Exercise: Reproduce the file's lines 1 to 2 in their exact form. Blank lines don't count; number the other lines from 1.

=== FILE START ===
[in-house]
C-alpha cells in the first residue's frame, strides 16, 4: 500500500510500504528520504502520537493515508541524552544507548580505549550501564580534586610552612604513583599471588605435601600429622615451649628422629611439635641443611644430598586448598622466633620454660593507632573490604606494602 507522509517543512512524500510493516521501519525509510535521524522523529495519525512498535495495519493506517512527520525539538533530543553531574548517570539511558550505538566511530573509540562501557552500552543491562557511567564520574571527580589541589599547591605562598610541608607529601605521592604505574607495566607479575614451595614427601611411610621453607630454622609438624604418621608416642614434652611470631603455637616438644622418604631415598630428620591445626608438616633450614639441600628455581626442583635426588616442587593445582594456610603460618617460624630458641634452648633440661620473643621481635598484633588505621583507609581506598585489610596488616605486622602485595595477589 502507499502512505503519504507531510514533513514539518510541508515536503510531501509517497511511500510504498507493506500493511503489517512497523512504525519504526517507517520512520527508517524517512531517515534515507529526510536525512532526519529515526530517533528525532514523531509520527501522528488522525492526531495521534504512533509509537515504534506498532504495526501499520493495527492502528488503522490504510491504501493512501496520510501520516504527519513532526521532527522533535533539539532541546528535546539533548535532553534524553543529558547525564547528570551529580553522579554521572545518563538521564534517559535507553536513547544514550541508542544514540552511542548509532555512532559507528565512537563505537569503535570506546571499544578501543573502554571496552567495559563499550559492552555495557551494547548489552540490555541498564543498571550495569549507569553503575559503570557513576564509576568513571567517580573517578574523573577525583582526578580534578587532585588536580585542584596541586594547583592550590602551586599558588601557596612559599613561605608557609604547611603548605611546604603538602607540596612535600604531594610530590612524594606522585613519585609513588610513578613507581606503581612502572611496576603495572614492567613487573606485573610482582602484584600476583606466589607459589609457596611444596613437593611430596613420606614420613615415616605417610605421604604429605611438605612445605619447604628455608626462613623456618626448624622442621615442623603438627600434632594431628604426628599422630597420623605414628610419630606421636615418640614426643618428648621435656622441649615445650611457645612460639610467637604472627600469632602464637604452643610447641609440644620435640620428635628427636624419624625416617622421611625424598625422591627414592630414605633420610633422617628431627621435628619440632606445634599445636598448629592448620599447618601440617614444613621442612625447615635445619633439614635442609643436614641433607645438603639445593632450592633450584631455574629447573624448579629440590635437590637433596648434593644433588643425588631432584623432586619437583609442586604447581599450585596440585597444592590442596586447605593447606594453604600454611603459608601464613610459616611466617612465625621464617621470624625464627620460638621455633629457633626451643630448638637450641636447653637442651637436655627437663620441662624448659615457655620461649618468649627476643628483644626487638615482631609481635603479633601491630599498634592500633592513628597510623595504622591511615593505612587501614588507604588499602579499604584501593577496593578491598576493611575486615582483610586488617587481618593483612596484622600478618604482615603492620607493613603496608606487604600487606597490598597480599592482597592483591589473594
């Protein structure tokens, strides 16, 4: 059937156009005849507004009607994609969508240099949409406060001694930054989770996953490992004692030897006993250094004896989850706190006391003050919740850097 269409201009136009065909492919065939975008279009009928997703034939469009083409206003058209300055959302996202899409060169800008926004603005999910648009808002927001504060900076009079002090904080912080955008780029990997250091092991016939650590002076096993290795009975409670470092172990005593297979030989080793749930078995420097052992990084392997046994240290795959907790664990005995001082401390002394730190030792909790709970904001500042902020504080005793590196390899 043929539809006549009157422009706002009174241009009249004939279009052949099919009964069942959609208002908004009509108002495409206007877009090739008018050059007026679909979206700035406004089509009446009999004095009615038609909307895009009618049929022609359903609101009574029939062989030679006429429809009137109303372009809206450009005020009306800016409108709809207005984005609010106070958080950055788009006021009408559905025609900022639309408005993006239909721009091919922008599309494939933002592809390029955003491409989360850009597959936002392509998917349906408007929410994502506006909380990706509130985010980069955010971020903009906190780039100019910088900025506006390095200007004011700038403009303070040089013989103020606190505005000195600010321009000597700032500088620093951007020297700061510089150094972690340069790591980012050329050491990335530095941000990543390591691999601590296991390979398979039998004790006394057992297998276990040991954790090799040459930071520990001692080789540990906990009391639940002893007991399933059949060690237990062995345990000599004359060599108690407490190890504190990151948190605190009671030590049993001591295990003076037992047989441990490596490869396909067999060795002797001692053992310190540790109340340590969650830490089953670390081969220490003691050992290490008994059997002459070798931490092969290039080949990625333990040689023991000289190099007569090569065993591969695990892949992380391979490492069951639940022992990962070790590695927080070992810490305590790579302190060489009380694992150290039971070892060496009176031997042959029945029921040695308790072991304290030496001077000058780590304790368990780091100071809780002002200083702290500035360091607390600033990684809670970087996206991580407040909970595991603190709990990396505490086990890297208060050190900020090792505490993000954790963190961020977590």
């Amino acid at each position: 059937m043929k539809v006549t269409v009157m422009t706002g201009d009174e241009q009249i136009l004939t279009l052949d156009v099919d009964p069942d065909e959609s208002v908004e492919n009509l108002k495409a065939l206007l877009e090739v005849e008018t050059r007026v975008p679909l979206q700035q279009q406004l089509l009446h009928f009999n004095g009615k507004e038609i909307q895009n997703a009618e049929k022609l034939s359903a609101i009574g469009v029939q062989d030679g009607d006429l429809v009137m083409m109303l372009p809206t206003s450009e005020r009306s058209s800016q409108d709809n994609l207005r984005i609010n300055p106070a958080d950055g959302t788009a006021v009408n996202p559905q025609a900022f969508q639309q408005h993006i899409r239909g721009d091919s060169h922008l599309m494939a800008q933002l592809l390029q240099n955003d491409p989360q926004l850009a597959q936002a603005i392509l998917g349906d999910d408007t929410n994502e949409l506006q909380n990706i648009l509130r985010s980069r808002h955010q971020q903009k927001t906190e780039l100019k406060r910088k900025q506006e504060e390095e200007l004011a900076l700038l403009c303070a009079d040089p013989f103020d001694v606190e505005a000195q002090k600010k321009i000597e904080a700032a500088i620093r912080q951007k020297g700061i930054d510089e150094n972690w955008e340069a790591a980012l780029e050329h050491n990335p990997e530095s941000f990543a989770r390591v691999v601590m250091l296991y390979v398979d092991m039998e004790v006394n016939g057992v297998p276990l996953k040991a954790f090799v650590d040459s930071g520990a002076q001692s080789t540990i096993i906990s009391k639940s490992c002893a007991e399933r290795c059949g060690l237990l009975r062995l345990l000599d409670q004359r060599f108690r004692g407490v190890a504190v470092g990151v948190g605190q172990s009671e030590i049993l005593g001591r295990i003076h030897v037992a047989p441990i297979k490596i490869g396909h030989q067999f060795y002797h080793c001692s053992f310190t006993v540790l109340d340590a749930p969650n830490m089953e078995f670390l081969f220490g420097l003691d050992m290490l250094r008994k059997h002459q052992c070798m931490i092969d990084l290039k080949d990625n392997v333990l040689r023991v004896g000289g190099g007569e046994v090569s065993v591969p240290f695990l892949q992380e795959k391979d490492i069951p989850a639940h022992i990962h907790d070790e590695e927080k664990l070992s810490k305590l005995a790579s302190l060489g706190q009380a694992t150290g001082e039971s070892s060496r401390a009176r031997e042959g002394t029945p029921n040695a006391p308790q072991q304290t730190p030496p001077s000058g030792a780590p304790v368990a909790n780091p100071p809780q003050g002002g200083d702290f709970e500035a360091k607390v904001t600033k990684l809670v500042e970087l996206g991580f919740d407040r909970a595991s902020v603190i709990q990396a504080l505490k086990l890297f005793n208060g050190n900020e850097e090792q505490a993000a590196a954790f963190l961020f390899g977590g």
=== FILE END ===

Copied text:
[in-house]
C-alpha cells in the first residue's frame, strides 16, 4: 500500500510500504528520504502520537493515508541524552544507548580505549550501564580534586610552612604513583599471588605435601600429622615451649628422629611439635641443611644430598586448598622466633620454660593507632573490604606494602 507522509517543512512524500510493516521501519525509510535521524522523529495519525512498535495495519493506517512527520525539538533530543553531574548517570539511558550505538566511530573509540562501557552500552543491562557511567564520574571527580589541589599547591605562598610541608607529601605521592604505574607495566607479575614451595614427601611411610621453607630454622609438624604418621608416642614434652611470631603455637616438644622418604631415598630428620591445626608438616633450614639441600628455581626442583635426588616442587593445582594456610603460618617460624630458641634452648633440661620473643621481635598484633588505621583507609581506598585489610596488616605486622602485595595477589 502507499502512505503519504507531510514533513514539518510541508515536503510531501509517497511511500510504498507493506500493511503489517512497523512504525519504526517507517520512520527508517524517512531517515534515507529526510536525512532526519529515526530517533528525532514523531509520527501522528488522525492526531495521534504512533509509537515504534506498532504495526501499520493495527492502528488503522490504510491504501493512501496520510501520516504527519513532526521532527522533535533539539532541546528535546539533548535532553534524553543529558547525564547528570551529580553522579554521572545518563538521564534517559535507553536513547544514550541508542544514540552511542548509532555512532559507528565512537563505537569503535570506546571499544578501543573502554571496552567495559563499550559492552555495557551494547548489552540490555541498564543498571550495569549507569553503575559503570557513576564509576568513571567517580573517578574523573577525583582526578580534578587532585588536580585542584596541586594547583592550590602551586599558588601557596612559599613561605608557609604547611603548605611546604603538602607540596612535600604531594610530590612524594606522585613519585609513588610513578613507581606503581612502572611496576603495572614492567613487573606485573610482582602484584600476583606466589607459589609457596611444596613437593611430596613420606614420613615415616605417610605421604604429605611438605612445605619447604628455608626462613623456618626448624622442621615442623603438627600434632594431628604426628599422630597420623605414628610419630606421636615418640614426643618428648621435656622441649615445650611457645612460639610467637604472627600469632602464637604452643610447641609440644620435640620428635628427636624419624625416617622421611625424598625422591627414592630414605633420610633422617628431627621435628619440632606445634599445636598448629592448620599447618601440617614444613621442612625447615635445619633439614635442609643436614641433607645438603639445593632450592633450584631455574629447573624448579629440590635437590637433596648434593644433588643425588631432584623432586619437583609442586604447581599450585596440585597444592590442596586447605593447606594453604600454611603459608601464613610459616611466617612465625621464617621470624625464627620460638621455633629457633626451643630448638637450641636447653637442651637436655627437663620441662624448659615457655620461649618468649627476643628483644626487638615482631609481635603479633601491630599498634592500633592513628597510623595504622591511615593505612587501614588507604588499602579499604584501593577496593578491598576493611575486615582483610586488617587481618593483612596484622600478618604482615603492620607493613603496608606487604600487606597490598597480599592482597592483591589473594